Add Mexico to the list of world trouble spots keeping Pentagon planners up at night.
The U.S. Marine Corps’ Strategic Vision Group has placed Mexico on its list of places to watch because of potential instability. The Marines are concerned that the mix of drug gang violence, economic stress, a burgeoning population – 110 million and growing – and the proximity of the U.S. border could lead to a wave of Mexican migration around 2014-2025.
National Guard troops monitor the Mexican border in Arizona. (DoD Photo: USAF Tech Sgt. Brian Christiansen)
But the Marines aren’t the only ones keeping a close eye on events south of the border. The CIA, Homeland Security and State departments all say Mexico’s troubles are a growing concern.
Joint Forces Command says “an unstable Mexico could represent a homeland security problem of immense proportions to the United States.”
The Senate Homeland Security Committee has scheduled a March 25 hearing to assess the rising level of violence in northern Mexico and its implications for increased terrorist activity.
After a fact-finding visit with Mexican officials in December, retired Army Gen. Barry McCaffrey, wrote a memo warning President Barack Obama that a “failure by the Mexican political system to curtail lawlessness and violence could result [in] a surge of millions of refugees crossing the U.S. border …”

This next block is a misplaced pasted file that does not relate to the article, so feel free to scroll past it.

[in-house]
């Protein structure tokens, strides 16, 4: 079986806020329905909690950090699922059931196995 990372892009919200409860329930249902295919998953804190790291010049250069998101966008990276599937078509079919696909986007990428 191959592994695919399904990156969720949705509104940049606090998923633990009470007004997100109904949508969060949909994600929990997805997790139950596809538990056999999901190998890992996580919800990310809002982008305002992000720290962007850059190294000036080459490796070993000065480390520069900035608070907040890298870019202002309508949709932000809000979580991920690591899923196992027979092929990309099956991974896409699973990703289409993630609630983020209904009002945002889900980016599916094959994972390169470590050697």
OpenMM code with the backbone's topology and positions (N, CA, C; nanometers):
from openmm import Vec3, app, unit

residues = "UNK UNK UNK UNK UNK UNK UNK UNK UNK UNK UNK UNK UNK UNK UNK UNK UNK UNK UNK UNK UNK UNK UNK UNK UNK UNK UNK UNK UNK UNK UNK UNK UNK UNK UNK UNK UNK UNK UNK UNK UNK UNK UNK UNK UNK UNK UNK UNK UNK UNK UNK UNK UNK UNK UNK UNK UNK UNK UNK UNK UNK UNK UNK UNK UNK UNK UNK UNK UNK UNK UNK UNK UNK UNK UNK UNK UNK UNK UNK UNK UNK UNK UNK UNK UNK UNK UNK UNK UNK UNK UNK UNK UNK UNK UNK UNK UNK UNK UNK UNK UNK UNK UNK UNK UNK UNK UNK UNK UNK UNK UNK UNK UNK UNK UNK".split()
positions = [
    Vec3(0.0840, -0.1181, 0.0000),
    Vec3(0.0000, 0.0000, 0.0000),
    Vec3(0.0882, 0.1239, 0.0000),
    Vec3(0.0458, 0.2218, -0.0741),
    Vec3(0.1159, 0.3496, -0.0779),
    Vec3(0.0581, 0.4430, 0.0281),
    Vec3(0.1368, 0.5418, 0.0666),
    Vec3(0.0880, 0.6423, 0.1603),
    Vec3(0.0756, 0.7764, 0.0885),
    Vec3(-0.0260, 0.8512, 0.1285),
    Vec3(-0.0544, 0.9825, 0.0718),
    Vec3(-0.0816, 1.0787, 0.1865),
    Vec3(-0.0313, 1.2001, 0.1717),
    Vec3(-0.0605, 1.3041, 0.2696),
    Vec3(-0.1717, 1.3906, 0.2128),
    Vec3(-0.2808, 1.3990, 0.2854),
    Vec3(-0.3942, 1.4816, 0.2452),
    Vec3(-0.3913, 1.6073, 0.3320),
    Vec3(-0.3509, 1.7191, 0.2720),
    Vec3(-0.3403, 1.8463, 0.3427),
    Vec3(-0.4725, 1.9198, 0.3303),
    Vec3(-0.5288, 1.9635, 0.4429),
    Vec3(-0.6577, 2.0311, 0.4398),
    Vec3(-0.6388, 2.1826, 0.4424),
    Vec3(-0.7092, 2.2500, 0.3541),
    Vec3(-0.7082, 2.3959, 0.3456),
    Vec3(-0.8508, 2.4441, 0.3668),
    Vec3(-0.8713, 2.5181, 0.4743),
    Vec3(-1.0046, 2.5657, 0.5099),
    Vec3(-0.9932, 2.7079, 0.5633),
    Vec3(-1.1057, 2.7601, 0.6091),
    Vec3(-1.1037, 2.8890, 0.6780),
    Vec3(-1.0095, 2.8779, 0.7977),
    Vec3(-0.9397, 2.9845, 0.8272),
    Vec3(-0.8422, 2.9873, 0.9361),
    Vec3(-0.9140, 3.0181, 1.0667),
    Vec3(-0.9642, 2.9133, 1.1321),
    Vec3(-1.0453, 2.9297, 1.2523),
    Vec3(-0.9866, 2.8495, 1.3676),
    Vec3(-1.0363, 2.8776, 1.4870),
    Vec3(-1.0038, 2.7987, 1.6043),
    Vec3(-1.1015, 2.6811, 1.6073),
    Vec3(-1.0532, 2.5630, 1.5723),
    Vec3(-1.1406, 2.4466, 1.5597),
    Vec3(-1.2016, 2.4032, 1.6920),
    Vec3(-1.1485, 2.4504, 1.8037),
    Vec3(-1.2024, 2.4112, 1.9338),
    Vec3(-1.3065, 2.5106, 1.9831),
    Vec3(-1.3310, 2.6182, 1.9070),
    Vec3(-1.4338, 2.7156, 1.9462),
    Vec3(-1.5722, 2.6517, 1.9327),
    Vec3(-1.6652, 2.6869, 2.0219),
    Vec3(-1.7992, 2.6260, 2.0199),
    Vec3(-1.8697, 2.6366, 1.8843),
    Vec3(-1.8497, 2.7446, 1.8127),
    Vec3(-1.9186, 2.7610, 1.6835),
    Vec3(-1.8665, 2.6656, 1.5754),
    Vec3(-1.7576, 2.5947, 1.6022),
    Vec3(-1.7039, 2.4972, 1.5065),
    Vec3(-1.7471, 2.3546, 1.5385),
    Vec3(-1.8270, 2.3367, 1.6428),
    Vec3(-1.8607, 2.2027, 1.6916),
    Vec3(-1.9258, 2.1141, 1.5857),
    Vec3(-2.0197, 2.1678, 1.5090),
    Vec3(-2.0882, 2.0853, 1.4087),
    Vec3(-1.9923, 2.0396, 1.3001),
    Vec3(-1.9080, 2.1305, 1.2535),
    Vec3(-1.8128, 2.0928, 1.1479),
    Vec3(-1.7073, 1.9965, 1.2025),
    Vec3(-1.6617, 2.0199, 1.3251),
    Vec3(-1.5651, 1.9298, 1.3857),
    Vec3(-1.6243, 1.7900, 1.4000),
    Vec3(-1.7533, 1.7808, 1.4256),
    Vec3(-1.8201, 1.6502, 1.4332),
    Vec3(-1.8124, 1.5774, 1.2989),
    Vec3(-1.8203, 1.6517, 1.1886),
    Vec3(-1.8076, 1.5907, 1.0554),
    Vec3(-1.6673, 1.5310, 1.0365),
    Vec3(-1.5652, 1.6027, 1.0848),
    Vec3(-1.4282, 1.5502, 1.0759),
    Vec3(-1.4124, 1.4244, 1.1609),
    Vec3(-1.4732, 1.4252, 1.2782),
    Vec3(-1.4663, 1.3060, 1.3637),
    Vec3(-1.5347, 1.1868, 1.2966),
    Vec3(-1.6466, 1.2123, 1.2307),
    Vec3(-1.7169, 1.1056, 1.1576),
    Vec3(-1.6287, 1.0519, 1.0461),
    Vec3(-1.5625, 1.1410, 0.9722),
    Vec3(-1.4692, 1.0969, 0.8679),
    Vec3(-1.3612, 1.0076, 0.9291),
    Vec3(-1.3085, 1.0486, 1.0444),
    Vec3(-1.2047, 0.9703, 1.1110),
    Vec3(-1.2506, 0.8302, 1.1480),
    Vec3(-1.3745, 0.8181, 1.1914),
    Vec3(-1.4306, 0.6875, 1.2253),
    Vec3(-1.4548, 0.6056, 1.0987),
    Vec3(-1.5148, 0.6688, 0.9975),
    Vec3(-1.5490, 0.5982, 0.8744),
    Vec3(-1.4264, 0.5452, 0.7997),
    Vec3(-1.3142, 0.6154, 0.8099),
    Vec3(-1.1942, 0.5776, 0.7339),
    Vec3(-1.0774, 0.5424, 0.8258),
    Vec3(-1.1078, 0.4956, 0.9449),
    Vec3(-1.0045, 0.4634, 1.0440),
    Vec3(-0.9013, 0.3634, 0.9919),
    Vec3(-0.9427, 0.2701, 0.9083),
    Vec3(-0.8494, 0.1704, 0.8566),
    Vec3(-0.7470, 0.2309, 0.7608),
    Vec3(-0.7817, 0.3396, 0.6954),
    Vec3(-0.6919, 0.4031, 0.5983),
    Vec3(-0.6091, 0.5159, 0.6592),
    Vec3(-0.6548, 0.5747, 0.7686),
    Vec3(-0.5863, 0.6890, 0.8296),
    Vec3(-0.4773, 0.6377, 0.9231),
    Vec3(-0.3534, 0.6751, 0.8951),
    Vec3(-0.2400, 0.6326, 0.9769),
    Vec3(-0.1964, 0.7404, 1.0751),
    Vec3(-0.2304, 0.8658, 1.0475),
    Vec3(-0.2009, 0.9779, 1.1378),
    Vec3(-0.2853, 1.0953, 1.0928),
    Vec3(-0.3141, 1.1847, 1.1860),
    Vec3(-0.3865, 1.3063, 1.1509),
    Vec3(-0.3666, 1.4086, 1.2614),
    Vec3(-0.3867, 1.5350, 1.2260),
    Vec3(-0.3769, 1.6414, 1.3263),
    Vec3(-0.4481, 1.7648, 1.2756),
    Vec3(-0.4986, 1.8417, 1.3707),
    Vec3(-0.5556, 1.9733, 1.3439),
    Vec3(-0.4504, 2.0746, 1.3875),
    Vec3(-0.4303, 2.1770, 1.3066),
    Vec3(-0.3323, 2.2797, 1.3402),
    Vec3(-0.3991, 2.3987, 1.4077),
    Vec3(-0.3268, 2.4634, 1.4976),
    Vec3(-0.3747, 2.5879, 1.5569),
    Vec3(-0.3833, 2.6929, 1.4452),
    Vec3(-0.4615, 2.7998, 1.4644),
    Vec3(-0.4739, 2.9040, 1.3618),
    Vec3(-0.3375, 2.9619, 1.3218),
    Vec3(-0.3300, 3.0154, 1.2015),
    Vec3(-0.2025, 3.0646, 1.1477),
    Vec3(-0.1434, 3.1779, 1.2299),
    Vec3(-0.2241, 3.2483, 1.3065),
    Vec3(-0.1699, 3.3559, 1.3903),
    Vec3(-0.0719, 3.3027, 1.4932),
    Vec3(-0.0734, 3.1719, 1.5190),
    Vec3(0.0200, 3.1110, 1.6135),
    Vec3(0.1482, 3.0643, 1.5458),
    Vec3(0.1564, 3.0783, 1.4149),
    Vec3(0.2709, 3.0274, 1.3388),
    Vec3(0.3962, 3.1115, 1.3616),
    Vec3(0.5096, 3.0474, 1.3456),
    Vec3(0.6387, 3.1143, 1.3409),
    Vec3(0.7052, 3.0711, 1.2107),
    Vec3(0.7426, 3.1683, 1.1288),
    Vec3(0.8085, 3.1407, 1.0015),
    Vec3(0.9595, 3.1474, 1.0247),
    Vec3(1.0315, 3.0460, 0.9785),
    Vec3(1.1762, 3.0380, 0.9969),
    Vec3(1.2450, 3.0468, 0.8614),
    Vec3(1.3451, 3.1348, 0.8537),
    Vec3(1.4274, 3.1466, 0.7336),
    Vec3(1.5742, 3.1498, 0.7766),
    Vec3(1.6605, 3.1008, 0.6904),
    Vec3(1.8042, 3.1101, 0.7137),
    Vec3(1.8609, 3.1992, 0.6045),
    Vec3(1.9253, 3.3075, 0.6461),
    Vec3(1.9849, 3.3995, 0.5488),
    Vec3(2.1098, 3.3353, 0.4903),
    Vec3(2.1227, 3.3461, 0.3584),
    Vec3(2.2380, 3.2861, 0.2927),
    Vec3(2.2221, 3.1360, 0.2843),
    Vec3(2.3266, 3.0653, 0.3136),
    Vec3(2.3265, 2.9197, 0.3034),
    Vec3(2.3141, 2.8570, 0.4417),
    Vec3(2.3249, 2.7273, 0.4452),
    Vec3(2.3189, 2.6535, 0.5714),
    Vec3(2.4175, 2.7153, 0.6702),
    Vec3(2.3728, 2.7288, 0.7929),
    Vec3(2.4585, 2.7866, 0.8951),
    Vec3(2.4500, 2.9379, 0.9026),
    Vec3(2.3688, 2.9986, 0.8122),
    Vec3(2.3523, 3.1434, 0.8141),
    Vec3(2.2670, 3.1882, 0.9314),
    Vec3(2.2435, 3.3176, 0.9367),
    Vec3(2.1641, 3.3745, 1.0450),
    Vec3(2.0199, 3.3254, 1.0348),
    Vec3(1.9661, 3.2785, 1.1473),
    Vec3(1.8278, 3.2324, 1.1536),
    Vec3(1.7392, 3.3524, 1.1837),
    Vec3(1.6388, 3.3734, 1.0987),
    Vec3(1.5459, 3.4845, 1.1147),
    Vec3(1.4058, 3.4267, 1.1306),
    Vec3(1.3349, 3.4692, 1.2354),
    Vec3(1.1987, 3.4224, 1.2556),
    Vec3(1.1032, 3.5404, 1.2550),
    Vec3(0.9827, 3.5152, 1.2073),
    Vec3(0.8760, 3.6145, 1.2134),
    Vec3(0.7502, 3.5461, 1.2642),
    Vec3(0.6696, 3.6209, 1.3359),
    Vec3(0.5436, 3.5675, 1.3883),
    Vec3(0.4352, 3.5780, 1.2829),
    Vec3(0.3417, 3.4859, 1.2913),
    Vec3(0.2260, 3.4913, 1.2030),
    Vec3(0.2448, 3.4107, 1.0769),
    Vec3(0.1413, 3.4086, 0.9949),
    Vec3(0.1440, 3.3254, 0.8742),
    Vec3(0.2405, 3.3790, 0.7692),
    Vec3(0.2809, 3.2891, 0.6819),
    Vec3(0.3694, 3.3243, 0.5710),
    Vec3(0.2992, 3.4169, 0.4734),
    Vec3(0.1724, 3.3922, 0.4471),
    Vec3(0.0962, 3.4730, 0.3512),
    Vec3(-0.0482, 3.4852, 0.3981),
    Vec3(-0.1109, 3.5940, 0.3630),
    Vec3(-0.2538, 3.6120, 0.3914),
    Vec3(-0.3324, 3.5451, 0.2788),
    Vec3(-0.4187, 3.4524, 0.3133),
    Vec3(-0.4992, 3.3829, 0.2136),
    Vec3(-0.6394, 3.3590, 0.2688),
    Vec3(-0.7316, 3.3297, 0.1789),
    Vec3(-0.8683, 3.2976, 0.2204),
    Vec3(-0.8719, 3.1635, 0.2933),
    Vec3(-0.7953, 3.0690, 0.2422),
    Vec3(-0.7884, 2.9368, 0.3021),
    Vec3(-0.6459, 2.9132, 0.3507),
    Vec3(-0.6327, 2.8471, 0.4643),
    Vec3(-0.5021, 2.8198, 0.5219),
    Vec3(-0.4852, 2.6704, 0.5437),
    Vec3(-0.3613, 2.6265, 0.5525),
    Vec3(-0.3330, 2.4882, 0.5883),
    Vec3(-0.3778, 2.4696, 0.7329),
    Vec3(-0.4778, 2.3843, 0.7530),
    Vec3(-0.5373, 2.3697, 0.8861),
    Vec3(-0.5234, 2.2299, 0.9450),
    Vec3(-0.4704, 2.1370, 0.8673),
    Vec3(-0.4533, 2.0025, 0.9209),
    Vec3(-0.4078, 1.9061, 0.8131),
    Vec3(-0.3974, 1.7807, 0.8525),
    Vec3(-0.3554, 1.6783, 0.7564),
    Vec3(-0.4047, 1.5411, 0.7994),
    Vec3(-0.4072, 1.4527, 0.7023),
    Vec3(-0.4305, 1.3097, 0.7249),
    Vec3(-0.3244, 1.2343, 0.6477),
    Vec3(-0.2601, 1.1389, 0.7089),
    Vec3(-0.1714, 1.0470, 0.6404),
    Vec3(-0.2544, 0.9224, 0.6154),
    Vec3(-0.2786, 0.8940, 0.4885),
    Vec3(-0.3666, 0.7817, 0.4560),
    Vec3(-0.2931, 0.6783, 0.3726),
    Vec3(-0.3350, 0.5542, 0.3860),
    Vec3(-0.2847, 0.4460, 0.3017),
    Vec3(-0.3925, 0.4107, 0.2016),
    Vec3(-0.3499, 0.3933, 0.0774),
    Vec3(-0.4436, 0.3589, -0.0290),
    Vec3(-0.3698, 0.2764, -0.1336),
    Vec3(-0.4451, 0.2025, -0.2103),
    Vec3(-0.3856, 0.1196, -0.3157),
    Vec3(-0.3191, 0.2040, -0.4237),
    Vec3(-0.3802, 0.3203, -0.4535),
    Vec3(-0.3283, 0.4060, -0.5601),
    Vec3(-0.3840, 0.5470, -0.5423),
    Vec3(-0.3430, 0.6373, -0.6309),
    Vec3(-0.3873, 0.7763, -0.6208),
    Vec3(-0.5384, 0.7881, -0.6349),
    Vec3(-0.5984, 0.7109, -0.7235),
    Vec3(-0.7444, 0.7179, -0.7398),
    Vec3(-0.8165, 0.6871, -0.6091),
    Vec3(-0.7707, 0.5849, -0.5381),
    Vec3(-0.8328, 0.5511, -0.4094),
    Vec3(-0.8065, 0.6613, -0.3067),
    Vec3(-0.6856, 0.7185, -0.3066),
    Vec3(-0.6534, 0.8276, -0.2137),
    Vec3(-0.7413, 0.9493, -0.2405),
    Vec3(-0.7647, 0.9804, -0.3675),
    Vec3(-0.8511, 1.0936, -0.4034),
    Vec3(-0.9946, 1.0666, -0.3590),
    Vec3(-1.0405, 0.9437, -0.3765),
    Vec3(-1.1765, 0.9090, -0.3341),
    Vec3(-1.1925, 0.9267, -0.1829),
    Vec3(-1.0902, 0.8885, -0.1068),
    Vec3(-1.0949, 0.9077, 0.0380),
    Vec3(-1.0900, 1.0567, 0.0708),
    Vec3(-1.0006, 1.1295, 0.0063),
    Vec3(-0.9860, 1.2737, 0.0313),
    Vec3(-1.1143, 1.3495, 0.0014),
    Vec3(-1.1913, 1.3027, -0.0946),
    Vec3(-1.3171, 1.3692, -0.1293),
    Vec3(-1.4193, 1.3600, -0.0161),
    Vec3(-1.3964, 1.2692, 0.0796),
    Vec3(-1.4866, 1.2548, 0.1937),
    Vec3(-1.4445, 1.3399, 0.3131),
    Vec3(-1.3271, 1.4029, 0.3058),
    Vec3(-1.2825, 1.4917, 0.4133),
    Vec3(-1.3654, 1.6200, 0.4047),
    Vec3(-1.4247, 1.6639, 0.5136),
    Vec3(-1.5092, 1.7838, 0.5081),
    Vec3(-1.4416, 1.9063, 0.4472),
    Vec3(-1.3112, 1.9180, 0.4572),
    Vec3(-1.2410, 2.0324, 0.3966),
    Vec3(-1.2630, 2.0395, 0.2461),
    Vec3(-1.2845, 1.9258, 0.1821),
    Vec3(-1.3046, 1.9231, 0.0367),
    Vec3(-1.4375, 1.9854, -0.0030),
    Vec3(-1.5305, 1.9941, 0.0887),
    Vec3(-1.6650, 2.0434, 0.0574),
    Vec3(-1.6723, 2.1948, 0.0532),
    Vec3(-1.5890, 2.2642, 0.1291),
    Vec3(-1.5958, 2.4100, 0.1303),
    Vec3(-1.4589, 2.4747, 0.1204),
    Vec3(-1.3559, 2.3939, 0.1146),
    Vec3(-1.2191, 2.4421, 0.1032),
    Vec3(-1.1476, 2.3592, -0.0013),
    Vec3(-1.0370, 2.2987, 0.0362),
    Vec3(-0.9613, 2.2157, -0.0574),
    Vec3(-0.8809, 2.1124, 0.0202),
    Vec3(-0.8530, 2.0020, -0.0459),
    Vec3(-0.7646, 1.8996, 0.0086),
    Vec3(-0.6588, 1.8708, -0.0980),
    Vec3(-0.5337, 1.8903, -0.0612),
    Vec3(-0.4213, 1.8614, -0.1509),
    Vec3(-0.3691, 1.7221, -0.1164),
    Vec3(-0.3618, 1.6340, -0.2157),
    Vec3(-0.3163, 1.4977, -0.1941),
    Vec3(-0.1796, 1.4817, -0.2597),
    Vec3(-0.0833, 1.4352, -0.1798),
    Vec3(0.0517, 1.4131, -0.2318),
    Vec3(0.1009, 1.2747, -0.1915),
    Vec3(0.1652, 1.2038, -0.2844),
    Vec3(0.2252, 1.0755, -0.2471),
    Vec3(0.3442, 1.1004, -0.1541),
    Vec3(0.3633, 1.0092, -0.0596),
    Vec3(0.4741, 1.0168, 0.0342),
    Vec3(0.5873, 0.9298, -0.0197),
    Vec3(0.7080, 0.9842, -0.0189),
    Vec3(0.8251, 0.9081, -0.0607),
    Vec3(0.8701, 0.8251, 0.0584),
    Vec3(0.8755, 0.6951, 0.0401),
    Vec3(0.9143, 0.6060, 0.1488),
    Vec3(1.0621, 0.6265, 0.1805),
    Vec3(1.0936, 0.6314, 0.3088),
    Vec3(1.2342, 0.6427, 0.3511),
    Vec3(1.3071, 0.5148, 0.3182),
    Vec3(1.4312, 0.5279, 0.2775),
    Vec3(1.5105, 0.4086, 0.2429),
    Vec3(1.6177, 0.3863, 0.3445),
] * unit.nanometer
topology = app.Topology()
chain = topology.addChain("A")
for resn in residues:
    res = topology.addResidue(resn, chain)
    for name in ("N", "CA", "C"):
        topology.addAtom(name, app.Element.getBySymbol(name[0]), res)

Homeland Security Secretary Janet Napolitano says the government is drawing up plans to deal with the eventuality that drug violence spills across the border. The government is also trying to stem the flow of weapons south from the U.S. fueling the carnage.
The State Department’s annual International Narcotics Control Strategy Report, issued last week, notes “drug-related violence continues to rise in Mexico, from approximately 2,700 deaths in 2007 to over 5,000 in 2008.” The department has issued a travel alert for U.S. citizens, warning that robberies, homicides, petty theft, and carjackings have increased all over Mexico with surges in Tijuana and northern Baja California.
CIA Director Leon Panetta says Mexico is getting “a lot of attention” from the agency.
Appearing yesterday on NBC’s “Meet the Press,” Defense Secretary Roberts Gates says the U.S. military is starting to assist Mexico’s fight against the narcotics cartels with training, intelligence and surveillance capabilities.
(Customs and Border Protection photo, James Tourlette)